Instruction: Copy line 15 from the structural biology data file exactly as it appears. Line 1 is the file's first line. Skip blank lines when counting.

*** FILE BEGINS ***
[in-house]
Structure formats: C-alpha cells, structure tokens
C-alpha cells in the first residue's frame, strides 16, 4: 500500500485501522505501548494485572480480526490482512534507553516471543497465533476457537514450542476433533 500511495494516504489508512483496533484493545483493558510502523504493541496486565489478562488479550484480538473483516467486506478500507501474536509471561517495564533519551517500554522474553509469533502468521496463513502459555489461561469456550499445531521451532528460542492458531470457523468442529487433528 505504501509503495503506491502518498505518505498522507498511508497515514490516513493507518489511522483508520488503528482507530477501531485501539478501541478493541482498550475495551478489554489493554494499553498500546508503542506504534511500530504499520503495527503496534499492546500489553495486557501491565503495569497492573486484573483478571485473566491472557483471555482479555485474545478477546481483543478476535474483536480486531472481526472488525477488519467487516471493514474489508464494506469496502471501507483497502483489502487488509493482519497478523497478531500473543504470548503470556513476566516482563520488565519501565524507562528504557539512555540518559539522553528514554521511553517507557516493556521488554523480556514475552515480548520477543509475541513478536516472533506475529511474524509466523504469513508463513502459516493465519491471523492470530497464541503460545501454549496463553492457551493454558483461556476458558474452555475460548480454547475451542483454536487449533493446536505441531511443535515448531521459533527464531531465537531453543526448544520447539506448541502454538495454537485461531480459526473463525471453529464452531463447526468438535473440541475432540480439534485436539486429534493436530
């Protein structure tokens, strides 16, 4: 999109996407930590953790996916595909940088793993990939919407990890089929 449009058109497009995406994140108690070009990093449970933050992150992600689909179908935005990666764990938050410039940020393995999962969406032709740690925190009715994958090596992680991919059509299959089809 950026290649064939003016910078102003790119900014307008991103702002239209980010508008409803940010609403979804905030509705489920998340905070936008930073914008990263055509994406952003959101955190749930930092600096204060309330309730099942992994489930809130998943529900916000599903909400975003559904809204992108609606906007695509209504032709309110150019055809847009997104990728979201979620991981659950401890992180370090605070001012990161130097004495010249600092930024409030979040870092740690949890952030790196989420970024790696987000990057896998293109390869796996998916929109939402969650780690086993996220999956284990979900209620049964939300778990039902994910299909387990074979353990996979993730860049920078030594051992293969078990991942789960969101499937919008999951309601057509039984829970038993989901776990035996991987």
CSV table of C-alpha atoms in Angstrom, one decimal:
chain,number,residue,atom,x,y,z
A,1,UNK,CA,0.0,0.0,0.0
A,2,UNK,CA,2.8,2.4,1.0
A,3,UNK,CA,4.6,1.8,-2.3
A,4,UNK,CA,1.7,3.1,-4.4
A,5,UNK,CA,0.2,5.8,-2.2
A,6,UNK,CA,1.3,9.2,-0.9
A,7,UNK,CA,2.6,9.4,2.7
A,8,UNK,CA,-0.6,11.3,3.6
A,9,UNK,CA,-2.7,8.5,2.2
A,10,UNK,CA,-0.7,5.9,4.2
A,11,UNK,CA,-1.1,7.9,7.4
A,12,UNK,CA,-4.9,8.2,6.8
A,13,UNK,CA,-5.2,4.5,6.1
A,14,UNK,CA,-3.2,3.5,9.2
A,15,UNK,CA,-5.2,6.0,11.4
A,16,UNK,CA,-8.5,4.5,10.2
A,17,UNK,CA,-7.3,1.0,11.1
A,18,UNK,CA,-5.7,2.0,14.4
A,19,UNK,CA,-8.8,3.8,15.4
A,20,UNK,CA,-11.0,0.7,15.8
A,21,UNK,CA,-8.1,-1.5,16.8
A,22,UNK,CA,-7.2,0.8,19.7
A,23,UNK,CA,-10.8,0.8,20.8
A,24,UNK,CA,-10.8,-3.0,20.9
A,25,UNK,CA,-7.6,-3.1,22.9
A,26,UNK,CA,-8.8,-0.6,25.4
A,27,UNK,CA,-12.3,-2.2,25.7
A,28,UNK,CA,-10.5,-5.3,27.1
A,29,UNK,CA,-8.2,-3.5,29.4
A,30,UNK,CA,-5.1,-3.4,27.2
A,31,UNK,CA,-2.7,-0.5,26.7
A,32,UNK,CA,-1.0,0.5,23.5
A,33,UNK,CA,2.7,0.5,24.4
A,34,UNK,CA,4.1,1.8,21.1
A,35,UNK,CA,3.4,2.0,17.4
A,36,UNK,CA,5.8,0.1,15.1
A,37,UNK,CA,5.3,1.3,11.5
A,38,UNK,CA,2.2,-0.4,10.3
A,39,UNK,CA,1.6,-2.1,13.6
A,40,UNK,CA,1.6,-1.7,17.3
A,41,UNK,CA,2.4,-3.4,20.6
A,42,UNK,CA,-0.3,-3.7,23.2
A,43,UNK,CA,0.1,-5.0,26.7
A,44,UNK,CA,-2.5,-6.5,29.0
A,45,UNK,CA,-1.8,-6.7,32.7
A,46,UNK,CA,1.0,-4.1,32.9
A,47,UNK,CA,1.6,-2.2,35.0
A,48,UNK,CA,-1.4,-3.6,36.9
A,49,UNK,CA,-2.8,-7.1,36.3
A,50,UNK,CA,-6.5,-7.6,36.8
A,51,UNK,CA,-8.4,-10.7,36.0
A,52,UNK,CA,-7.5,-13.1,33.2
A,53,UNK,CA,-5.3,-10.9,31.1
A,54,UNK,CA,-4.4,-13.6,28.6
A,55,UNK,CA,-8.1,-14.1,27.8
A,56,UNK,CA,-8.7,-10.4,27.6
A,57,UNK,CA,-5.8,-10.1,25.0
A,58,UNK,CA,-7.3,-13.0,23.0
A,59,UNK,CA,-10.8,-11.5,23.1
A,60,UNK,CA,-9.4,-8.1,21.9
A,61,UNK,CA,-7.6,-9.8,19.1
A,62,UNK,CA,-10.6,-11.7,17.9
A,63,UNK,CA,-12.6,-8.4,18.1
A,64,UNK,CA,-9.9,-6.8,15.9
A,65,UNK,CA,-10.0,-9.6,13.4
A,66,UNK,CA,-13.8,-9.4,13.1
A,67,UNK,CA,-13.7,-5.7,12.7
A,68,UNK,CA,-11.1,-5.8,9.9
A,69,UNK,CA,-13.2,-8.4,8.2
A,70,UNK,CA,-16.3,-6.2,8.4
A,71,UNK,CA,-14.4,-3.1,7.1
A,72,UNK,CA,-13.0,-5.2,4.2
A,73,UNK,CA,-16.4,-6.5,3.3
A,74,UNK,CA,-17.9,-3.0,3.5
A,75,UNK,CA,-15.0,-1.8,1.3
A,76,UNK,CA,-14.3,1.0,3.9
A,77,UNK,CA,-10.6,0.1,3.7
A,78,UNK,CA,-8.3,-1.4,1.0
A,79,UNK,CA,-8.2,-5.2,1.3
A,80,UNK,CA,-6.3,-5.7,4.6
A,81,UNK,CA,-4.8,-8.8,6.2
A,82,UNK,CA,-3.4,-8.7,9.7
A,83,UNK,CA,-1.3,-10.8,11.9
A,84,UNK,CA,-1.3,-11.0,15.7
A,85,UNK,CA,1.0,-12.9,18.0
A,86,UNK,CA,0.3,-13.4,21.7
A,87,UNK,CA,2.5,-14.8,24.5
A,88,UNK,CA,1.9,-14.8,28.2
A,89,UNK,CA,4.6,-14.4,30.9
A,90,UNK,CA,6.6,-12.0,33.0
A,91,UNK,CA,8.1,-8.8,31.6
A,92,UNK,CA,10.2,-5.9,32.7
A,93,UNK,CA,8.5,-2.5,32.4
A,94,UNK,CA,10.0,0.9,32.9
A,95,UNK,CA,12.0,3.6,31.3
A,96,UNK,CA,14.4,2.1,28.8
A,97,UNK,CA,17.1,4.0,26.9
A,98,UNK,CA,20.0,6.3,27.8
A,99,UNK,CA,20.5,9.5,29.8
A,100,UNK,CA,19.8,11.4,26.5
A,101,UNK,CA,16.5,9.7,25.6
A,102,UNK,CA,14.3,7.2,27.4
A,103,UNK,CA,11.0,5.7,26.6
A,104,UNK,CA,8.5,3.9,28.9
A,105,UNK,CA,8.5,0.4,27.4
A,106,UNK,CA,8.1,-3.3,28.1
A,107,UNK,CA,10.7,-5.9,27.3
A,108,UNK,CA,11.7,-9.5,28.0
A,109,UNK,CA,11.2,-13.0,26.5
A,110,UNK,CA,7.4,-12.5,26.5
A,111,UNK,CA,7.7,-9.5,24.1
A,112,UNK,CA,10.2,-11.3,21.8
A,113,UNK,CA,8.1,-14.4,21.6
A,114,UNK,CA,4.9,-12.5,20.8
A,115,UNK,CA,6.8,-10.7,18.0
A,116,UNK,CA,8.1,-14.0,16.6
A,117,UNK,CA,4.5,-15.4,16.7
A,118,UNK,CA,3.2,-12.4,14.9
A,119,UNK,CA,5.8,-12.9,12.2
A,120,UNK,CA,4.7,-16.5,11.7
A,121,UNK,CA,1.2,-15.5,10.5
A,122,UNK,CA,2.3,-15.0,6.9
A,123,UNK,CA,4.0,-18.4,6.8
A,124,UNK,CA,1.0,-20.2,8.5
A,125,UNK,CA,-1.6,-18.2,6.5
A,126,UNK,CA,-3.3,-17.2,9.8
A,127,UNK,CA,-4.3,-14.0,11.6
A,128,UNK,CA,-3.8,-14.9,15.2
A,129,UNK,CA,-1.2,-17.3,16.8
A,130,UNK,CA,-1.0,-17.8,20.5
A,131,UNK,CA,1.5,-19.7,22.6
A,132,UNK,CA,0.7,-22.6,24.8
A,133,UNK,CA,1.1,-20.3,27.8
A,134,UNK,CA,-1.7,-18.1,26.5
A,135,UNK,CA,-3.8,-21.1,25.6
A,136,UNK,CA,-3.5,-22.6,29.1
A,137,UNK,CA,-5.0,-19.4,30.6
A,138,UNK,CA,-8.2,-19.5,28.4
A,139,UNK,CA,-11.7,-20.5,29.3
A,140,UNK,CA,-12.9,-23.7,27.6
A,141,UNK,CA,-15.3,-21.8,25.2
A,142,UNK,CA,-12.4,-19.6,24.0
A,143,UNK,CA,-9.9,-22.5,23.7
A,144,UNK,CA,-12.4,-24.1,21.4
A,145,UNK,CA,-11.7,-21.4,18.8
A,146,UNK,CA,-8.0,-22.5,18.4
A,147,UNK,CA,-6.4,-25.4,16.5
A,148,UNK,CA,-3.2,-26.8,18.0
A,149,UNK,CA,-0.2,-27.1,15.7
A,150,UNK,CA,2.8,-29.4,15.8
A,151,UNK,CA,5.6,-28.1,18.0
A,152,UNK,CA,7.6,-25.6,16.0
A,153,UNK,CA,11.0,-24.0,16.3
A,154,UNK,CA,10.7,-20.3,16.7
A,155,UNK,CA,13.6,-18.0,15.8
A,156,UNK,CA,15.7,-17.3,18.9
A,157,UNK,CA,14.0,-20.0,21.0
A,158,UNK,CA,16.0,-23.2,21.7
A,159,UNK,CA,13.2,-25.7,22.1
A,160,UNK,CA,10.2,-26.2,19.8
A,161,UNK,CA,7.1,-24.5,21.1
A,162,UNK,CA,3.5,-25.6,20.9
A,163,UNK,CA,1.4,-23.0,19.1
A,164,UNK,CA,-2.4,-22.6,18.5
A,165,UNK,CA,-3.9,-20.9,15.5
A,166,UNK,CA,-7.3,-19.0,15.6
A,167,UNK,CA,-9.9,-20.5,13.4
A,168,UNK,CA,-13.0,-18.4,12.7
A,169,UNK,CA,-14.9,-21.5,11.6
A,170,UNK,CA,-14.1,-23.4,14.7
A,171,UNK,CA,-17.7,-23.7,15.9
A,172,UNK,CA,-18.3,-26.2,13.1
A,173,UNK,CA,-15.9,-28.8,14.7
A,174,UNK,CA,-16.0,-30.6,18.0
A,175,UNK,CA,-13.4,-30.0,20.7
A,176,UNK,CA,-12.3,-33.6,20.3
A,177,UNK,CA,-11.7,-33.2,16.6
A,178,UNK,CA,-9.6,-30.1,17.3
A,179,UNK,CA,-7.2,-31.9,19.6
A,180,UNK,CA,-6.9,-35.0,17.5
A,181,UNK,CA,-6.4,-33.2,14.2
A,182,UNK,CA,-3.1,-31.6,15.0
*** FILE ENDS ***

A,9,UNK,CA,-2.7,8.5,2.2